About Northwich Woodland
Created from what was once largely derelict land, the Northwich Woodlands now provides a rich and green environment to the north of Northwich town centre. Northwich Woodlands is made up of nine countryside sites each with a different character and history. The Weaver Navigation and the Trent and Mersey canal flow through the heart of the Northwich Woodlands adding further variety to the landscape.
Northwich is the cradle of the UK's chemical industries, historically dependant on halite (salt rock), the underlying geology of the region. Salt has been extracted in the area since Roman times, establishing the important Roman towns of Northwich and Middlewich and the early road systems of the region. During the 18th century, whilst searching for coal, people working for the Smith-Barry family rediscovered the major salt beds below Northwich. The Barry family lived at Marbury and the excavations were located between Marbury Hall and Northwich in the centre of today's Northwich Woodlands.
The 18th and 19th century salt dependant industries greatly exploited the local subterranean salt. After it became uneconomic to mine the salt, it became common practice to use a technique known as "Wild-brine Pumping". This involved pumping hot water into the workings. The salt was dissolved and the brine then pumped out to the surface. This exploitation of the brine reserves, often indiscriminate, resulted eventually in extensive mine collapse and land subsidence.
Much of the landscape work in the Northwich Woodlands is now now completed and vital links between the sites are either in place or soon to be realized. The woodlands have a rich heritage and its size and diversity of habitats make it unique. Sites such as Marbury Country Park and Anderton Nature Park and Boat Lift already attract large numbers of visitors. The challenge now is to build on this strong foundation and increase the Woodlands appeal to a broad audience. This will mean improving visitor facilities and providing information to increase access. It is important that all improvements are done in a sensitive manner ensuring that what makes the area special is conserved.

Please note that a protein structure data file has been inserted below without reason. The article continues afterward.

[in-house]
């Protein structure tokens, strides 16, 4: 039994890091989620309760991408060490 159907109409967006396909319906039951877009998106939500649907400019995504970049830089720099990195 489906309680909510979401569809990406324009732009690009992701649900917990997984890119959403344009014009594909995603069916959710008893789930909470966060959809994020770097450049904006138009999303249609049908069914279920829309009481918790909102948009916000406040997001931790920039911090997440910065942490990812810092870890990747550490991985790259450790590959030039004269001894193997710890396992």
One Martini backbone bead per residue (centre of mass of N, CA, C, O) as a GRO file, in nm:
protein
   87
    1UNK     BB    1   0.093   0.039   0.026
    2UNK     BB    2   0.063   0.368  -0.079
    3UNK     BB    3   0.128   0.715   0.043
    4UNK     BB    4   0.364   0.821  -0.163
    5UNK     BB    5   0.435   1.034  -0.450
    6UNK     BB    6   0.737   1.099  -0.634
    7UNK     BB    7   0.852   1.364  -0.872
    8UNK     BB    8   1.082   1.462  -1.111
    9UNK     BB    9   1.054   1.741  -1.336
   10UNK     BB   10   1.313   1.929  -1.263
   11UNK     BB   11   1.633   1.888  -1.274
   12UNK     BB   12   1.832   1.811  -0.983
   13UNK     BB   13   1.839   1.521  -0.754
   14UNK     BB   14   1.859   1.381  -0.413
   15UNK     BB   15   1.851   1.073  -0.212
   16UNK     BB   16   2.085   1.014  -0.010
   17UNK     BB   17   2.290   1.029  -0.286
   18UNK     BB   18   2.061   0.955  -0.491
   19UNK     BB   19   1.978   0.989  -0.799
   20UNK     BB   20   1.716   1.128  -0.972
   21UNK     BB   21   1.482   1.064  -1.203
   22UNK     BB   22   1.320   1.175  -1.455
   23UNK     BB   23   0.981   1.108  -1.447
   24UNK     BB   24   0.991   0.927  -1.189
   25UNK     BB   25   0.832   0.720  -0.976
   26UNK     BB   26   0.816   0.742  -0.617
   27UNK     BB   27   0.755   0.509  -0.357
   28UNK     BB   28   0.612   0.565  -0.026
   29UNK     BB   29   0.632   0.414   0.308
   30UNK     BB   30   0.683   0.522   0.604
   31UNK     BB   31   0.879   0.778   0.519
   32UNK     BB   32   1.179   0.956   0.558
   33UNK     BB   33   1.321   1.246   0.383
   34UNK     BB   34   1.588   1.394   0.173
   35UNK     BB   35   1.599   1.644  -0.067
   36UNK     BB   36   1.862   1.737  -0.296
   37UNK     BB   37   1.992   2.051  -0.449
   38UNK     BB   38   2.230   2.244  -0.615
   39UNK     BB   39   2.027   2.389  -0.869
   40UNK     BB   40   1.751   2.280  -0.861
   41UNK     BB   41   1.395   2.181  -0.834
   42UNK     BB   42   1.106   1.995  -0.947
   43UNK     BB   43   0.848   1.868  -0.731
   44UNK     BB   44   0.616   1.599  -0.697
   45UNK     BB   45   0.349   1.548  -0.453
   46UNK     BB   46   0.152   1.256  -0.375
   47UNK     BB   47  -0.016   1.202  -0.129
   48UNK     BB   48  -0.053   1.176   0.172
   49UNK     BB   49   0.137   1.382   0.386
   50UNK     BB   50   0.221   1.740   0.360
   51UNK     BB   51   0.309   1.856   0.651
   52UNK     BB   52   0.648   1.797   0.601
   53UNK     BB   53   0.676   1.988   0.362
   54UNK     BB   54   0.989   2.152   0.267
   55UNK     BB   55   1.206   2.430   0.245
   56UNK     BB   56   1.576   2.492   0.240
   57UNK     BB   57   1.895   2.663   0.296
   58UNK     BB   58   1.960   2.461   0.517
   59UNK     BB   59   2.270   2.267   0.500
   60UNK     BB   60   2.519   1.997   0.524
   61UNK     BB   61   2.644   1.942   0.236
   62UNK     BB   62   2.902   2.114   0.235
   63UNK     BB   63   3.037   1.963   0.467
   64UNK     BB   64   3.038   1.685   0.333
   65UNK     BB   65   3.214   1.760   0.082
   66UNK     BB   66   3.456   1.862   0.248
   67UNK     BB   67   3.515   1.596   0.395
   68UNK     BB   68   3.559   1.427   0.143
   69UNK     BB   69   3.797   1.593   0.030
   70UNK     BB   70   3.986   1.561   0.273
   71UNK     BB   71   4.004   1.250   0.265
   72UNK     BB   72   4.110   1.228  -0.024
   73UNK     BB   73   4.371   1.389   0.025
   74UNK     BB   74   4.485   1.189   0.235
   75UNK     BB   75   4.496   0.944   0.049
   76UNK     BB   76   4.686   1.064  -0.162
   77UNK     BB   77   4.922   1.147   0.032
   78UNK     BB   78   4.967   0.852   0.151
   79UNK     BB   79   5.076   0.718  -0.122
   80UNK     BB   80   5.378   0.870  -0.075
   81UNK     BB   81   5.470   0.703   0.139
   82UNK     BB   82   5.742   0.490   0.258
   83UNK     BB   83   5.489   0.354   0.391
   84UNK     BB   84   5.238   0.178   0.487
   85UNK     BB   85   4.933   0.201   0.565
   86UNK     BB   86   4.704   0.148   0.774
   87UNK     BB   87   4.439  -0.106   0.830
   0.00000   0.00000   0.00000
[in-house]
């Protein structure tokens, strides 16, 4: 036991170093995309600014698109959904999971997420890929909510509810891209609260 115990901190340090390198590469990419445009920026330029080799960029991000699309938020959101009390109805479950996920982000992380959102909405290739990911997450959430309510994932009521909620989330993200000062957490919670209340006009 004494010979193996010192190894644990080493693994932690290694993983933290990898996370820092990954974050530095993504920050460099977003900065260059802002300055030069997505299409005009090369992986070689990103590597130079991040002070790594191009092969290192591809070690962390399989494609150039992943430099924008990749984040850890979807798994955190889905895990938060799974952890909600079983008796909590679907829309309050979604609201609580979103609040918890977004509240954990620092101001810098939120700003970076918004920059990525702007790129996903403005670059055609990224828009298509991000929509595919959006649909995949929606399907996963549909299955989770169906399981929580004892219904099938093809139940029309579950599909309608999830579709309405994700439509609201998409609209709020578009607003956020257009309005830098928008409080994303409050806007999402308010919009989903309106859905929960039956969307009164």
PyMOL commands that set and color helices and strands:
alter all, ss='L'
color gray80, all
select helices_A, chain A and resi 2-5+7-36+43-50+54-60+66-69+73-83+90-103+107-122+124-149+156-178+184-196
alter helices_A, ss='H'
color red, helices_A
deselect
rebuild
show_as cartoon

Having the Woodlands right on the door step of Northwich is a great asset for the Town. People can enjoy improved health through walking, cycling or simply enjoy being outdoors with the kids without a lengthy car journey. The Northwich Woodlands will aim to promote this aspect.
There will also be economic benefits through tourism and increasing the desirability of Northwich as a place to live and work. Building strong links with the Town and region will be a priority for the Partnership.
A number of Countryside Rangers working for partner organisations manage land within the Northwich Woodlands. A ranger's role is to manage the land for recreation and wildlife, an interesting duty sometimes involving traditional crafts such as hedgelaying. The ranger's work is supported by groups of volunteers. They work alongside the rangers, joining in on a wide range of tasks such as reedbed management, regular wildlife surveys, coppicing, charcoal and woodland furniture making.
If you have any questions about your visit to the Northwich Woodlands or would like to get involved as a volunteer, give the Rangers a call.
The Rangers' Office
Marbury Country Park
Cheshire West and Chester
Countryside Management Service